Latest in Economic Development

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This week’s Latest in Economic Development highlights challenges with worker training, New York’s economic diversity, New Orleans’s mini tech boom, and trends in economic attraction.  Have things to add, contact me at mcconnell@nlc.org.

Get the last edition of “The Latest in Economic Development” here.

Public universities are not sufficiently preparing students to enter the workforce, according  to a new report by the Institute for a Competitive Workforce, an affiliate of the U.S. Chamber of Commerce. Margaret Spellings, former secretary of education and head of the Institute,  suggests that improvements should include expanding access to online courses, associates degrees, and other forms of alternative education. (Tennessean via Governing).

U.S. companies are increasingly looking to Germany’s worker training model writes Vanessa Fuhrmans in the Wall Street Journal.“In Germany, nearly two-thirds of the country’s workforce are trained through partnerships among companies, technical schools and trade guilds.” In the U.S., such partnerships are rare and companies worry about investing in individuals only to have the leave for a competitor. But more U.S. companies and government officials are examining the viability of the German model after exposure to examples here in the U.S. like the apprentice programs at Volkswagen’s Chattanooga, Tenn. plant or Siemens in Charlotte, NC.

Anything new in economic attraction? Asks NLC’s Christiana McFarland. Business attraction has always been viewed as an essential part of economic development and while the strategies may have not changed, the environment in which they play out has.  The internet is more important, especially the need to provide timely, accurate, and easily accessible information online. And fiscal pressures are increasing the calls for accountability and transparency, shrinking economic development funds, and at the same time, raising the demand for immediate, visible results.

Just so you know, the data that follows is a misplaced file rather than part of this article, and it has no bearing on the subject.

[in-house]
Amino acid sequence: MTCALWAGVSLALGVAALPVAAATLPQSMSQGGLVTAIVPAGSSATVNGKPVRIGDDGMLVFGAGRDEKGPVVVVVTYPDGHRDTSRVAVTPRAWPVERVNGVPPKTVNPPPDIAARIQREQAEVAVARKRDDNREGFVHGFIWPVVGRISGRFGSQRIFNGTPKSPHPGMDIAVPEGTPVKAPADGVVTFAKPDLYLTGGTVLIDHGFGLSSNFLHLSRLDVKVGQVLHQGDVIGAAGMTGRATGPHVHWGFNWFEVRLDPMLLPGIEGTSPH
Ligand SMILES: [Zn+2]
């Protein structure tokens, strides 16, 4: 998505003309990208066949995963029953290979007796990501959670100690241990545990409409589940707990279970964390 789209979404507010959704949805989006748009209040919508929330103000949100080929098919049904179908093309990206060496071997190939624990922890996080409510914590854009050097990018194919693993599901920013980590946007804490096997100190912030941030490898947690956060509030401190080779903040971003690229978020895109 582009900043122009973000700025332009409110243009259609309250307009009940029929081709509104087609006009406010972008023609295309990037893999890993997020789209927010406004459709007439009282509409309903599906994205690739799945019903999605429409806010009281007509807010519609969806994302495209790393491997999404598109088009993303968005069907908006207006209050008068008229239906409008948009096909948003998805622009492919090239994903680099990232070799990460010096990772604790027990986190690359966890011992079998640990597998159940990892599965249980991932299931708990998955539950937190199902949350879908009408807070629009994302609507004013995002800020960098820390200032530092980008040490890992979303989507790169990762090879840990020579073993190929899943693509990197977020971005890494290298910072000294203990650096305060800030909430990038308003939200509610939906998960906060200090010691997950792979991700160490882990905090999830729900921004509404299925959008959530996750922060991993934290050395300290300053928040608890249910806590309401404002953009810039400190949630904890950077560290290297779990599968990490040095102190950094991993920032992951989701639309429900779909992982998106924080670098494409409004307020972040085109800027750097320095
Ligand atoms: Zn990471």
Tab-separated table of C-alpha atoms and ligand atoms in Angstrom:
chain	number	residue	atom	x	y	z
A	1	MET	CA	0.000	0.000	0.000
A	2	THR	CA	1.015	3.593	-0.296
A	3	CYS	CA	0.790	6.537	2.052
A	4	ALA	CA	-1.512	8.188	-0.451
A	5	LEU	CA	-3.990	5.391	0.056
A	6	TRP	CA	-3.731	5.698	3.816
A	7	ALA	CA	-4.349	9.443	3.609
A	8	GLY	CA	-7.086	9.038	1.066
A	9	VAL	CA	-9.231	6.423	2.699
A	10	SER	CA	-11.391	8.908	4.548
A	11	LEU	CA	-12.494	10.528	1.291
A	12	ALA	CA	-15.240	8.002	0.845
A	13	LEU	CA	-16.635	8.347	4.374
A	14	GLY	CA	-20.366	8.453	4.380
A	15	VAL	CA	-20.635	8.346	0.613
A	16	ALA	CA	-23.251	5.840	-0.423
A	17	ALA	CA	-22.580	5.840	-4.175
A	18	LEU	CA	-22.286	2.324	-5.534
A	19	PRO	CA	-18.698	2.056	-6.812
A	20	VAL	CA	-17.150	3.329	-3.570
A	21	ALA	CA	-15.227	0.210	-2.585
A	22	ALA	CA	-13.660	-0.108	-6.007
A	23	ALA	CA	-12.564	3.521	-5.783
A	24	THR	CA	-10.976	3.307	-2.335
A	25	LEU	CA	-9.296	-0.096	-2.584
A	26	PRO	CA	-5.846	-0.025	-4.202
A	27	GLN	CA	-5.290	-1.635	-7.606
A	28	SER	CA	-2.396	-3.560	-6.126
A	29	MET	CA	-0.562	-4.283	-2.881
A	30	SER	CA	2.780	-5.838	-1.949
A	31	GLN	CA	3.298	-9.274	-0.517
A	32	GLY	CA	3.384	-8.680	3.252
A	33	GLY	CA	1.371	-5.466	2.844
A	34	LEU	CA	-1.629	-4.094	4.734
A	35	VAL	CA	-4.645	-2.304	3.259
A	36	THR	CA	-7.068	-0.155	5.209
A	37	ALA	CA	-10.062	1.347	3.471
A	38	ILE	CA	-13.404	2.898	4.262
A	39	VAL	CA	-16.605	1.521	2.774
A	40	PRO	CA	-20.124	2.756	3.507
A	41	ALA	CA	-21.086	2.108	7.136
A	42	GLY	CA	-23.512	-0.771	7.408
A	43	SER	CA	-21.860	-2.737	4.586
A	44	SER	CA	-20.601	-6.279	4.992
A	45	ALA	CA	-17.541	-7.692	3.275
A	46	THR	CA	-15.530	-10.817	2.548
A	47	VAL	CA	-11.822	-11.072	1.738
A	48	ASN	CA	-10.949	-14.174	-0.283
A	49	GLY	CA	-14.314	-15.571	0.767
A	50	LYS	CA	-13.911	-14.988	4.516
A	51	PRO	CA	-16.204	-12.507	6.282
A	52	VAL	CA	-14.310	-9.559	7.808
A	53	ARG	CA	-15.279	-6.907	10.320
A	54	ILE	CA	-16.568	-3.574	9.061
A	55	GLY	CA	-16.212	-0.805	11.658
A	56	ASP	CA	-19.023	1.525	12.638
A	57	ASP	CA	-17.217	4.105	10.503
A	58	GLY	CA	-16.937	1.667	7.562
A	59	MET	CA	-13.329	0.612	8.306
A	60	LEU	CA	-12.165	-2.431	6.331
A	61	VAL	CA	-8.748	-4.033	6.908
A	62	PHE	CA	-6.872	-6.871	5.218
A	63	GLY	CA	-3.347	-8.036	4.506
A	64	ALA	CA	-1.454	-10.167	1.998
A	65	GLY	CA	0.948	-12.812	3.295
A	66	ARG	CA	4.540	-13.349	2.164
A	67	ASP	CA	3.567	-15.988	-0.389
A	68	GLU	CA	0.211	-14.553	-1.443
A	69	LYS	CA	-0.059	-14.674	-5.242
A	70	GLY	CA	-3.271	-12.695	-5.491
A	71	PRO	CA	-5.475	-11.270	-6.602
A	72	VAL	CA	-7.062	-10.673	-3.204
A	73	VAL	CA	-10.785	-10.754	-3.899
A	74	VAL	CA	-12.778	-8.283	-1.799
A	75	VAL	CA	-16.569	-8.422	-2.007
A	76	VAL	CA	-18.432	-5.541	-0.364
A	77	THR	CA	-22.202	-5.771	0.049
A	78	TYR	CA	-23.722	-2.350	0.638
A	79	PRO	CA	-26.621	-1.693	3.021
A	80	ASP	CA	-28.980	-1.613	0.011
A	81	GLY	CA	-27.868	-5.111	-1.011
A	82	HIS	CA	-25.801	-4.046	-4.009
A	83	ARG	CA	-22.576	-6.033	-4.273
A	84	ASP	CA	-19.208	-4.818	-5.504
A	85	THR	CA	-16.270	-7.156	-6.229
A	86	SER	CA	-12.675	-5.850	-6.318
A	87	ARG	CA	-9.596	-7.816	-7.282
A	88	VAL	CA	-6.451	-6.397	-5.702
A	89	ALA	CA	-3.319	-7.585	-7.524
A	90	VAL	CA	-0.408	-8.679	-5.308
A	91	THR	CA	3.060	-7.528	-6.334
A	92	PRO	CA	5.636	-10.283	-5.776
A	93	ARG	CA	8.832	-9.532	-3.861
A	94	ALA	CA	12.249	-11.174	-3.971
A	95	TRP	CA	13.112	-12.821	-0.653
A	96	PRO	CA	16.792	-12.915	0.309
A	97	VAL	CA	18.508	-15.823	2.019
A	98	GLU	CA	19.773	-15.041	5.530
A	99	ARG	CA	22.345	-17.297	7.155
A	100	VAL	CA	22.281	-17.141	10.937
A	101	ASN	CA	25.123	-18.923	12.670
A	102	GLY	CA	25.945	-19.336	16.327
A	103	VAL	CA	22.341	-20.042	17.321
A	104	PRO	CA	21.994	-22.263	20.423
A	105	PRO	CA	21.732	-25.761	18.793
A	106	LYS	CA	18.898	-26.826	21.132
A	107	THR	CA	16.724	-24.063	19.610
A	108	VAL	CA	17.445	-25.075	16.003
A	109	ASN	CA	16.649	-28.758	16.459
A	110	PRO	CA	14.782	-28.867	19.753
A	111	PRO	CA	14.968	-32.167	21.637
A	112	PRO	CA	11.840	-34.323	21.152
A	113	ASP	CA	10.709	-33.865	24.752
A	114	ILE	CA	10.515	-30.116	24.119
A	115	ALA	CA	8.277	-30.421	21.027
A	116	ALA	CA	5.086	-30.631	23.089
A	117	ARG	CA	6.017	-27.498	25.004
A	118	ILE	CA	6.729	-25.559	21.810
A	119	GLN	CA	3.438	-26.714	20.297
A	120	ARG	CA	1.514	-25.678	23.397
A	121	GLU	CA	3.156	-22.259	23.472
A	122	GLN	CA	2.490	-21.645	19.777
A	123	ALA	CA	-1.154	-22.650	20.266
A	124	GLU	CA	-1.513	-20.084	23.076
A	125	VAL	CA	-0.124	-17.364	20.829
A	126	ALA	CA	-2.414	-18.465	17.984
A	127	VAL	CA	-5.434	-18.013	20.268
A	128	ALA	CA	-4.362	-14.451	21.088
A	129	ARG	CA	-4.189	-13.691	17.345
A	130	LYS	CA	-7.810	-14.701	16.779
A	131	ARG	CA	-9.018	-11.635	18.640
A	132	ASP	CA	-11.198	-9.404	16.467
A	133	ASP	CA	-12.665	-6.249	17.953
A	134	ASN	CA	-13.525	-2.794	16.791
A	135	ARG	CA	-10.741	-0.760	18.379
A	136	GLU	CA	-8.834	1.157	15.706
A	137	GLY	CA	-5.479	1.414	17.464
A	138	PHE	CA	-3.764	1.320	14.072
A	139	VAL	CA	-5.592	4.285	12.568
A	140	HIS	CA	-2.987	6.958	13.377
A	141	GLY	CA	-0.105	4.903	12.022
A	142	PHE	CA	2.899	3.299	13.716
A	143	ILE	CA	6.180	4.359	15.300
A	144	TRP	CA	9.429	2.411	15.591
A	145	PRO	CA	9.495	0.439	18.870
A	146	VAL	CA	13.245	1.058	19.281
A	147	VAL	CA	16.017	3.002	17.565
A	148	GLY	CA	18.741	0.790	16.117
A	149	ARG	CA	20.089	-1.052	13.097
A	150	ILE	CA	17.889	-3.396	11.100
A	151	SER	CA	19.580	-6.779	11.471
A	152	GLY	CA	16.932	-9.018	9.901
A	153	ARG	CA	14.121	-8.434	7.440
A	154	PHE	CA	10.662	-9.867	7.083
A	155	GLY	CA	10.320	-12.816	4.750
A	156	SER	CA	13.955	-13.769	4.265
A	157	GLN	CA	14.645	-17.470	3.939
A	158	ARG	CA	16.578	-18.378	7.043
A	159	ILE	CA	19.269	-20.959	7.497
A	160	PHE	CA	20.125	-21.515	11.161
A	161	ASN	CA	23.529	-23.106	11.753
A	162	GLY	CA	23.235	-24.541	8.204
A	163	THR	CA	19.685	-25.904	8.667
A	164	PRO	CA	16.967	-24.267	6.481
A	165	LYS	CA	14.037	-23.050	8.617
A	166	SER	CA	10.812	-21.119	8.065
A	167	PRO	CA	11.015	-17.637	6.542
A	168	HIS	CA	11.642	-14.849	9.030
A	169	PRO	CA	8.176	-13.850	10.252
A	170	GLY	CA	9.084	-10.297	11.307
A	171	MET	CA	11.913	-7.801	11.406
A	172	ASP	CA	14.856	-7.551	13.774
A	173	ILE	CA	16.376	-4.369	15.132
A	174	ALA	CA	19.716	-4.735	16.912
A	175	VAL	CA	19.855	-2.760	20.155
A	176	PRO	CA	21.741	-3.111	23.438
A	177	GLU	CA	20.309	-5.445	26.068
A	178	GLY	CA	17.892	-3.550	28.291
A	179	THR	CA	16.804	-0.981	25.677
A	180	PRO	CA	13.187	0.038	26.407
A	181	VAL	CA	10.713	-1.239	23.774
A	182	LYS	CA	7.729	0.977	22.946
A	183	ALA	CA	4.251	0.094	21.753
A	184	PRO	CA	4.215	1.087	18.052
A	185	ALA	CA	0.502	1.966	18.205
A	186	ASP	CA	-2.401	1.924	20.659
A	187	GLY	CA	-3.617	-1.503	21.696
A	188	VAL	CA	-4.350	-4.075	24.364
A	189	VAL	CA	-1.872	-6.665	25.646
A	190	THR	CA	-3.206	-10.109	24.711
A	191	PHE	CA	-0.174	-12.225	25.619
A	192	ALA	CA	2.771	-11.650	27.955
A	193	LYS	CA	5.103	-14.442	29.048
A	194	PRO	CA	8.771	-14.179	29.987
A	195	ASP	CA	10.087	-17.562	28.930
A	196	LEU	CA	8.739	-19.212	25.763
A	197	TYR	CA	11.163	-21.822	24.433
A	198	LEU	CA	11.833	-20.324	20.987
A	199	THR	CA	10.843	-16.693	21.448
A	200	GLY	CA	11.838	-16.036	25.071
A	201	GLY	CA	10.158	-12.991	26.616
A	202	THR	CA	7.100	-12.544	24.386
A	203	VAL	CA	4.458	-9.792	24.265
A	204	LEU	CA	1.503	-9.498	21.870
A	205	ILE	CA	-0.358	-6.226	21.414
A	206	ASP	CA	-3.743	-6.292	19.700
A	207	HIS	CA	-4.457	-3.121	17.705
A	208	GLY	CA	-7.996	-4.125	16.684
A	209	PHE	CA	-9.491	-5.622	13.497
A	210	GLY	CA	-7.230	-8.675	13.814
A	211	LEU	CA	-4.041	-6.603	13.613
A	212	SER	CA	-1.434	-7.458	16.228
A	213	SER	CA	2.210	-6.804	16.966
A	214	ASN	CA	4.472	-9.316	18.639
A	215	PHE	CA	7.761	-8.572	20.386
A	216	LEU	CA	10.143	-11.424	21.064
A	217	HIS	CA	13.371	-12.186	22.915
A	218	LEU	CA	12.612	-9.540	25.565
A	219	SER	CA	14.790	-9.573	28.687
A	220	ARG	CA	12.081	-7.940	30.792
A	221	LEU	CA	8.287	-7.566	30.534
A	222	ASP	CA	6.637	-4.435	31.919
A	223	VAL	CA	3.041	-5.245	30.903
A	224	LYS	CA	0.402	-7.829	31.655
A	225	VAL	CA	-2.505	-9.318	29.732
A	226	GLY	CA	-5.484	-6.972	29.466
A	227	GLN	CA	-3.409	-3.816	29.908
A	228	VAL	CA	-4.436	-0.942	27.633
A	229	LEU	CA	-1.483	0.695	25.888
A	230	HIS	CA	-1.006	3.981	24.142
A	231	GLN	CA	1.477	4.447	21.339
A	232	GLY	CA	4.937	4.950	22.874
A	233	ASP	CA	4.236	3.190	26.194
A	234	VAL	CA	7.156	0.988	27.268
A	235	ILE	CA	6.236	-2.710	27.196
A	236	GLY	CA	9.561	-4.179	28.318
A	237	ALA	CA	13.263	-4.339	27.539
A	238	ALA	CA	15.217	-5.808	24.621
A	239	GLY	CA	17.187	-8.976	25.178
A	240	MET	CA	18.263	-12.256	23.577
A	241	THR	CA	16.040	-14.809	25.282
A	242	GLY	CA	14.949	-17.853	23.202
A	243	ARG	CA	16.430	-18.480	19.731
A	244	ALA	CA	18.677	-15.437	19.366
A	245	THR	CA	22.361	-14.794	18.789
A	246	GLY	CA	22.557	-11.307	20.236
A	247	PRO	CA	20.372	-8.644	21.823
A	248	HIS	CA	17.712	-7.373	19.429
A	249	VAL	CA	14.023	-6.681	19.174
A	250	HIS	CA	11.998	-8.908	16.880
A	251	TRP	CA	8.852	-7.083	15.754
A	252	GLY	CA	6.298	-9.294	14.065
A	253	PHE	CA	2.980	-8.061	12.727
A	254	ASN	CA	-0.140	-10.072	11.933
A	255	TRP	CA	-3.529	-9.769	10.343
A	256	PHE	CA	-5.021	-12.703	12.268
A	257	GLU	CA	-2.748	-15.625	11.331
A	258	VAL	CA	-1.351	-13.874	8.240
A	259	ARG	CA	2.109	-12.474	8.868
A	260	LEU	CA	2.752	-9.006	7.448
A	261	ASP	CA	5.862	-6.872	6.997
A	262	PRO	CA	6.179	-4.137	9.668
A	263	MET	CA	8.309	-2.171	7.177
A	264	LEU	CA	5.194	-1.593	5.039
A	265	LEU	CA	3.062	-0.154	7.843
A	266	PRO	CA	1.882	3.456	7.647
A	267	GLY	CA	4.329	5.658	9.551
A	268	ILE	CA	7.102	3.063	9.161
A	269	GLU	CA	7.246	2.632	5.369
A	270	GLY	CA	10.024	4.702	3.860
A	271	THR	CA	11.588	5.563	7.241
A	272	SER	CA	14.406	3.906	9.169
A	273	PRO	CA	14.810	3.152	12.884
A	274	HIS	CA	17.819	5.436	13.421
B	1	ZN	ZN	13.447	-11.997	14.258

New Orleans has been experiencing a “Mini Tech Boom” with a 19 percent growth in tech jobs since 2005 (compared to 3 percent nation-wide).  State tax-credits directed at digital media and software firms are being credited with catalyzing the growth. The tech growth is a only a fraction of Louisiana’s overall economic growth, which is mostly due to its traditional industries (oil, gas, and tourism) and New Orleans still has crime and infrastructure challenges that it will likely need to overcome. But at the same time, the city has experienced growth in its educated workforce population and is increasingly viewed as a legitimate location for tech companies (via Southern Compass).

New York needs economic diversity, writes Edward Glaser in City Journal as he warns that the city has become too dependent on the financial industry. And while the city shouldn’t try to hold Wall Street back, it shouldn’t put all its eggs in the volatile finance basket. Glaser gives kudos to the city’s efforts already underway including the planned applied science campus on Roosevelt Island as well as the city’s new Business Acceleration Team, but writes there are still challenges facing start-ups.